Richard III has a primary importance for me personally, as it was the play that first had me interested in Shakespeare. When I first saw Laurence Olivier’s film, it just seemed so powerful and is a fulfillment of my earliest actorish dreams. The character of Richard is so magnetic, witty and evil, it is hard to better him. He is a virulent psychopath, and when he gets into power, becomes a terrible dictator. In fact, Richard III is an exact depiction of a tyrant in his career – the lust for power, the removal of obstacles to that power, the paranoia that comes with the attainment of power and the eventual fall from grace. He is the template for all the Stalins, Hitlers, Idi Amins, Ceausescus in the world – and his career reflects theirs with amazing exactitude.
Where Shakespeare is so great comes in showing us how the worst – and sometimes best – experiences in our lives are from the petty emotions and silliest delusions in our own minds. Othello is a jealous man wrought upon by vicious Iago. Iago is another psychopath who enjoys the destruction he causes, and never explains why he did it – which is, psychologists tell us, the final power psychopaths have: to remain mysterious. Othello ruins his own life and kills the woman he loves, because of his uncontrollable jealousy. Iago may be the catalyst, but the potential for tragedy pre-exists in the character of Othello – his temper is his hubris. But he is also the outsider. Shakespeare is hugely sympathetic in depicting the outsider – both the reason for their exclusion from ordinary society, and the real humanity of their character. And yet Othello is almost too grand to play – so vast in emotions, so mercurial in temper, he is almost unplayable. Iago is far easier, really: he is a psychopath, and an angry man. But Othello has colossal fluctuations of emotion that are really tough to perform. And the poetry he utters as he realises how much he’s lost at the end, is so beautiful, it hurts.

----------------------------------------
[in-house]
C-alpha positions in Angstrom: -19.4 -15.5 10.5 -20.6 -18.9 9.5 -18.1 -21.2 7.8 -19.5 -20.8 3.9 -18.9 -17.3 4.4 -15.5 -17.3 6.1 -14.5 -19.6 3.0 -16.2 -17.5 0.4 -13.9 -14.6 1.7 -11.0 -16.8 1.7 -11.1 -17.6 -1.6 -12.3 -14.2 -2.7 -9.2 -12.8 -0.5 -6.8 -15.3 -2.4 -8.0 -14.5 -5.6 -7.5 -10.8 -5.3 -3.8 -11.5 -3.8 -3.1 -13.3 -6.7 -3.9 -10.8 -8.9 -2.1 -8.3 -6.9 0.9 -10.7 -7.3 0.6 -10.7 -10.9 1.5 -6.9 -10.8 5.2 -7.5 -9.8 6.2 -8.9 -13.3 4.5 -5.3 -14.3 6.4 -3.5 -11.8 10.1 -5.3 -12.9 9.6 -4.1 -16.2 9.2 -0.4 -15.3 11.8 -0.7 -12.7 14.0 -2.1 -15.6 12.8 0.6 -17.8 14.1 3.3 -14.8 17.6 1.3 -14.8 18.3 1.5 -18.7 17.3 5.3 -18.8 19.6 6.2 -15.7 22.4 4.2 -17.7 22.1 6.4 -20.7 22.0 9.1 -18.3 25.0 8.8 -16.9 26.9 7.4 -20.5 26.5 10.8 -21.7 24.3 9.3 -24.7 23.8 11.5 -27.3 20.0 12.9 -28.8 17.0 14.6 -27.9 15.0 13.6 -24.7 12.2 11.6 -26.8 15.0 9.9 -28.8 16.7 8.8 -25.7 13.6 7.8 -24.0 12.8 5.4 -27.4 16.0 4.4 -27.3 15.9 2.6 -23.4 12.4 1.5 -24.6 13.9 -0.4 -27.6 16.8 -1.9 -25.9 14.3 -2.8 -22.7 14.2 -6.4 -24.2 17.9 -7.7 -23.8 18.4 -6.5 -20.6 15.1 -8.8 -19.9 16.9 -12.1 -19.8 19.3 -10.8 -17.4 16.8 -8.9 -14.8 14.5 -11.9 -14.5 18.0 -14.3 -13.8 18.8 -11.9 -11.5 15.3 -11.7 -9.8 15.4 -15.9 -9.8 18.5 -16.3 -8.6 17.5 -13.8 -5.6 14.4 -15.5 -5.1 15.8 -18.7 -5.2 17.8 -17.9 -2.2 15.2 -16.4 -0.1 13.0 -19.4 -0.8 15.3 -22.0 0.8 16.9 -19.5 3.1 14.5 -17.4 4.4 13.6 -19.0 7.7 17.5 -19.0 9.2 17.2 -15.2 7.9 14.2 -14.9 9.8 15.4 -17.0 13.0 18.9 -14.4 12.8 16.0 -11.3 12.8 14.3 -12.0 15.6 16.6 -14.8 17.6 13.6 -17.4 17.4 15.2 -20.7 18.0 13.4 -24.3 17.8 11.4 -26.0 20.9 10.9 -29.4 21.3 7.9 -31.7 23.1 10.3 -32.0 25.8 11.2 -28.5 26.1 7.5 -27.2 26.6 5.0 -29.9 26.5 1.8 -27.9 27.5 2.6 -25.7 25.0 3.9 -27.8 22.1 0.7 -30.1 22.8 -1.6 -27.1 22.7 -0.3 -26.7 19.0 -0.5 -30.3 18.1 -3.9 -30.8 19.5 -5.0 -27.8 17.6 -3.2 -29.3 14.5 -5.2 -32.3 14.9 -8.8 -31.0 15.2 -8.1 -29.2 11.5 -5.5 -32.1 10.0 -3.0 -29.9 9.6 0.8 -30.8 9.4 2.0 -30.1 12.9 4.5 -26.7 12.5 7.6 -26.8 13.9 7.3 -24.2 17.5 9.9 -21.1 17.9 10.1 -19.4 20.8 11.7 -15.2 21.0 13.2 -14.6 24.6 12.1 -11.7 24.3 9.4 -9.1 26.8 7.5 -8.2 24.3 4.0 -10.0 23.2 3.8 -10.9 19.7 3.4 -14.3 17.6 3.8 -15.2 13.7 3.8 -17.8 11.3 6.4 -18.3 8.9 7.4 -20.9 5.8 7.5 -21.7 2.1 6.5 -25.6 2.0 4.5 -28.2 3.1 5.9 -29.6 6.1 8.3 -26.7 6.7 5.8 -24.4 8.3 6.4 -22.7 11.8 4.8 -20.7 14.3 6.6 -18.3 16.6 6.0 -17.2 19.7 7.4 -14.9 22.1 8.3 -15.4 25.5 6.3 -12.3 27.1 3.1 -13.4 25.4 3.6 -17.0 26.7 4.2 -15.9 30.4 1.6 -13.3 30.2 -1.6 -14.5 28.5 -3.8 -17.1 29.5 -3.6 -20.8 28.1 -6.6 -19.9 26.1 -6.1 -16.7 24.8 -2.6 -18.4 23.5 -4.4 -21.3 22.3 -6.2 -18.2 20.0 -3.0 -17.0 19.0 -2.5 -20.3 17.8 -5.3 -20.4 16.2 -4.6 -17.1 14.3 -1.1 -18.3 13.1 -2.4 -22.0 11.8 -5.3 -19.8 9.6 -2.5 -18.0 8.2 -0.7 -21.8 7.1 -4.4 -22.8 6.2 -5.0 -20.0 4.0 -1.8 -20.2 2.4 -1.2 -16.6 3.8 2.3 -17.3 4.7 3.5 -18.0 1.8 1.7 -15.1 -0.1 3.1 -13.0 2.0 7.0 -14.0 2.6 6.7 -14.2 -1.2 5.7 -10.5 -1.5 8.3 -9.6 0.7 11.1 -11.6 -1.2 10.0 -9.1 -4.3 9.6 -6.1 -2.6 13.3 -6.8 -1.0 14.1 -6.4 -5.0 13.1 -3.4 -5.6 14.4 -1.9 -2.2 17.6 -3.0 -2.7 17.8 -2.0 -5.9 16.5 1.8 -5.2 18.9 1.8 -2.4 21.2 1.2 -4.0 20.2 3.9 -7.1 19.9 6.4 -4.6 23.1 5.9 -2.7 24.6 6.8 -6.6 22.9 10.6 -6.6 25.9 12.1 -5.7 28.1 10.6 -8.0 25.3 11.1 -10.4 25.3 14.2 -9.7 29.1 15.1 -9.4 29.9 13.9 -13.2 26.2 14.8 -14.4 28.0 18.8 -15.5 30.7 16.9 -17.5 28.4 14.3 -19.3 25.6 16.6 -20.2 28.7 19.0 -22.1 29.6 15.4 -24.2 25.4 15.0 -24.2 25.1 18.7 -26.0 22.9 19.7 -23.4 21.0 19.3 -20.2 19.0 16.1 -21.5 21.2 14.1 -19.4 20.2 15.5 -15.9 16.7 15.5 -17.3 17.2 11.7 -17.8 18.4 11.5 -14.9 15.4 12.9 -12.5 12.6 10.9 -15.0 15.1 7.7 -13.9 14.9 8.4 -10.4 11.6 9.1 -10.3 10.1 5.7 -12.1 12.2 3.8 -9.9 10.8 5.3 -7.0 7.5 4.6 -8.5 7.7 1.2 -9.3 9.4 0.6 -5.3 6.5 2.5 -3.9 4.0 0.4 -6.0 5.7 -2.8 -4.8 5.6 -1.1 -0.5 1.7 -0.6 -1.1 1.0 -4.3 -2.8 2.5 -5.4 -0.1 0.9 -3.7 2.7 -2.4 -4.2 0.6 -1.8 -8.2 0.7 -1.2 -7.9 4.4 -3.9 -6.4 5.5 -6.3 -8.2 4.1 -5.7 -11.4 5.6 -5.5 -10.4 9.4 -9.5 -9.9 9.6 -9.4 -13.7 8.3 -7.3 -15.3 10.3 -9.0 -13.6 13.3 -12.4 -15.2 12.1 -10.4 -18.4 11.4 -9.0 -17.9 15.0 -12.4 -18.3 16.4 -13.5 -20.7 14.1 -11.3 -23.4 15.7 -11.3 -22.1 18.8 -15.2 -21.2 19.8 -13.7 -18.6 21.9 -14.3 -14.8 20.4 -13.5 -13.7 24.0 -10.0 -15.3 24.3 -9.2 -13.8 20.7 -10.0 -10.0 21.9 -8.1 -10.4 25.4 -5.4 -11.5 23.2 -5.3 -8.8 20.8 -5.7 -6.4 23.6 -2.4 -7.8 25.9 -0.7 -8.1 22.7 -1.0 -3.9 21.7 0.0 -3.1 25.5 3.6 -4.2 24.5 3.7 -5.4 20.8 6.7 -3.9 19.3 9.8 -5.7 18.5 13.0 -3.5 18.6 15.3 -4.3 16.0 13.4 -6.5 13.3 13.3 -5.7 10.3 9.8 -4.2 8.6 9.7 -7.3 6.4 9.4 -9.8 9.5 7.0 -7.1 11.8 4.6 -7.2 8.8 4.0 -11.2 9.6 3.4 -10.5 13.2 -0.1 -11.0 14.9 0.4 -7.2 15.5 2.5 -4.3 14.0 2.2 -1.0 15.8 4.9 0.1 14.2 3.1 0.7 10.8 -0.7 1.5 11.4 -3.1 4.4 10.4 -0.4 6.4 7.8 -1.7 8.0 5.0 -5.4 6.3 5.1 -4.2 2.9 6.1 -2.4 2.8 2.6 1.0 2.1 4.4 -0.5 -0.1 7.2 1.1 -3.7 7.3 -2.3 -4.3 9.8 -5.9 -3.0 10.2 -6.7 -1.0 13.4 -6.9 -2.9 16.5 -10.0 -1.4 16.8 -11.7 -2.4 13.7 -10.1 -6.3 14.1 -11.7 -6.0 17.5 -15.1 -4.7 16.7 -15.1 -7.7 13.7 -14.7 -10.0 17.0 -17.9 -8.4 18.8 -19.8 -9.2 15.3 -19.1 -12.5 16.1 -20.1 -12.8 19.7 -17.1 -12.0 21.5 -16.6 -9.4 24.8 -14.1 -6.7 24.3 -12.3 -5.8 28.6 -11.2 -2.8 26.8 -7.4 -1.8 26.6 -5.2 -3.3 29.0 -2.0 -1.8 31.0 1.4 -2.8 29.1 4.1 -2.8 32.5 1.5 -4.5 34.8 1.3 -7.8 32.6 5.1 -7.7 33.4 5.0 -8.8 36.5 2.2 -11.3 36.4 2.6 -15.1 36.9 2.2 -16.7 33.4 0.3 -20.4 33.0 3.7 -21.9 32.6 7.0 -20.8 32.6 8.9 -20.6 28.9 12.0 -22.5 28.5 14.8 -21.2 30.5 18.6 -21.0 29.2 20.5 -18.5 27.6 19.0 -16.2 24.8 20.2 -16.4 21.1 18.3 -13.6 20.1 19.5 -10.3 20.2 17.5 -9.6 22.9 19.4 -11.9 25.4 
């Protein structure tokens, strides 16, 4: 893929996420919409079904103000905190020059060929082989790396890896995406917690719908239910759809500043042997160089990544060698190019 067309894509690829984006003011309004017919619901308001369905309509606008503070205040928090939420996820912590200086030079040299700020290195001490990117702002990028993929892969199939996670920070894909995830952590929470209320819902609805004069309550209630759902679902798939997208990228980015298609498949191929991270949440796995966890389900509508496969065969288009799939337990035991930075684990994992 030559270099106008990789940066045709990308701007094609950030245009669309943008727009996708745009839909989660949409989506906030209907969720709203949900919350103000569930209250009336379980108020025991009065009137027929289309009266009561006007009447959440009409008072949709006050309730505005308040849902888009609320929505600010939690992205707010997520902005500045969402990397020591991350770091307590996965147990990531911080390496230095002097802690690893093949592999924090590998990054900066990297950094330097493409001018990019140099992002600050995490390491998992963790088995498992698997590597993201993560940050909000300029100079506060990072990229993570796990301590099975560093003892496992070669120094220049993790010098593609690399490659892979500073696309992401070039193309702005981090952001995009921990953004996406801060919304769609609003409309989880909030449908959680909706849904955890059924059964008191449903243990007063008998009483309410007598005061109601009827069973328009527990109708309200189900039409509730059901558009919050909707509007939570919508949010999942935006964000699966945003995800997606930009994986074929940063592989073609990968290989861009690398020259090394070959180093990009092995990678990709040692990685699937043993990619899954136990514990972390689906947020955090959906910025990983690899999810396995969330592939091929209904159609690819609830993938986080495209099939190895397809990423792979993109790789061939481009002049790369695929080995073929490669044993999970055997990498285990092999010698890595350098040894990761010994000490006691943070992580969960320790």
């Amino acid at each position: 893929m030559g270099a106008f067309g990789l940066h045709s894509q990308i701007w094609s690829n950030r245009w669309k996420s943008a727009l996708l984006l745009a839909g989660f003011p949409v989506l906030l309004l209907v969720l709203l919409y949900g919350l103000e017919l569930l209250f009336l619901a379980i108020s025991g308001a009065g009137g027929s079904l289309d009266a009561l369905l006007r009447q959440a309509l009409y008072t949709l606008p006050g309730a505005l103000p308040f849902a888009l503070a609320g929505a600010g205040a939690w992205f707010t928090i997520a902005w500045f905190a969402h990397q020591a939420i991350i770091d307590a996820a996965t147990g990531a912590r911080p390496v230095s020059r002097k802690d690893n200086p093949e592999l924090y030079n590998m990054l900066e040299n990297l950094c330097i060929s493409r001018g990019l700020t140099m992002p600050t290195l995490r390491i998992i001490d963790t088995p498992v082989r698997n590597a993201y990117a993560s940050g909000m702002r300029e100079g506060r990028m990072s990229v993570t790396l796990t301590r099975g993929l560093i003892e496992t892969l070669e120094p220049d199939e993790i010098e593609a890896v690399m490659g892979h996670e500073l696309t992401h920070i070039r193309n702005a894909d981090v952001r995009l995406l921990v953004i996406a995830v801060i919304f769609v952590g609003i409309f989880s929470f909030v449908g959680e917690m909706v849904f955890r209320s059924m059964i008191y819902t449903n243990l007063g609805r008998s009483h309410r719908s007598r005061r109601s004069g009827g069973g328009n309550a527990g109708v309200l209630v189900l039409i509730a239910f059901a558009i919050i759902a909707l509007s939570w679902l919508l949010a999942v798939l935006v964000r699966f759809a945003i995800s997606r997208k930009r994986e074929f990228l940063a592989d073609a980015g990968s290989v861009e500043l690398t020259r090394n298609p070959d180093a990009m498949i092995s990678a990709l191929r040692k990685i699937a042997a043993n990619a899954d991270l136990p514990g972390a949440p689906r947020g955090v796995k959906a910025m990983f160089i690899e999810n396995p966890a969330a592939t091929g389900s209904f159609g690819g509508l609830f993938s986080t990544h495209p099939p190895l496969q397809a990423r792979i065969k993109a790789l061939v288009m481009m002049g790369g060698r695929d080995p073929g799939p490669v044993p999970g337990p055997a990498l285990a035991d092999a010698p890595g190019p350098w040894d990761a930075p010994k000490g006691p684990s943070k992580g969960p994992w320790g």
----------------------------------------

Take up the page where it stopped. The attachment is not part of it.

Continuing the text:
|THE MERCHANT OF VENICE|
Although Antonio the merchant is the title character; it is Shylock – another outsider – who really shines. He is a most exciting character. Vicious, vile, grasping, greedy, and unforgiving – he is still human, and his humanity redeems him. The amazing thing about Shakespeare is he builds characters out of fiendish and unpleasant parts, and yet manages to show us they are still essentially human – and therefore valid members of the human race. He doesn’t sentimentalise characters and pretend they are lovely people wronged by society – they can be morally vile – but they are still human, and can still be wronged. And being in the wrong does not mean the person who punishes you is automatically in the right.
Lesser known, this play is fantastic. Fiercely political, bitter, rough, and enormously profound. Coriolanus the hero, is not a pleasant character. But it is not ‘pleasantness’ in the genteel, bourgeois sense that makes a person good or great – that only makes them anodyne. People don’t understand this; they want their heroes to be ‘nice.’ And this is the cause of Criolanus’s downfall. Although he is a great hero, the defender of Rome and a man of deep integrity, the people turn against him because he is outwardly impolite. Shakespeare is excellent at showing the shallowness of the mob, and our own prejudices and bigotries. When Coriolanus is destroyed because he doesn’t conform to the people’s commonplace concept of what a nice person should be, his overthrow is disastrous.
Gosh – I just realised these are all tragedies. Obviously, I have a penchant for the unpleasant…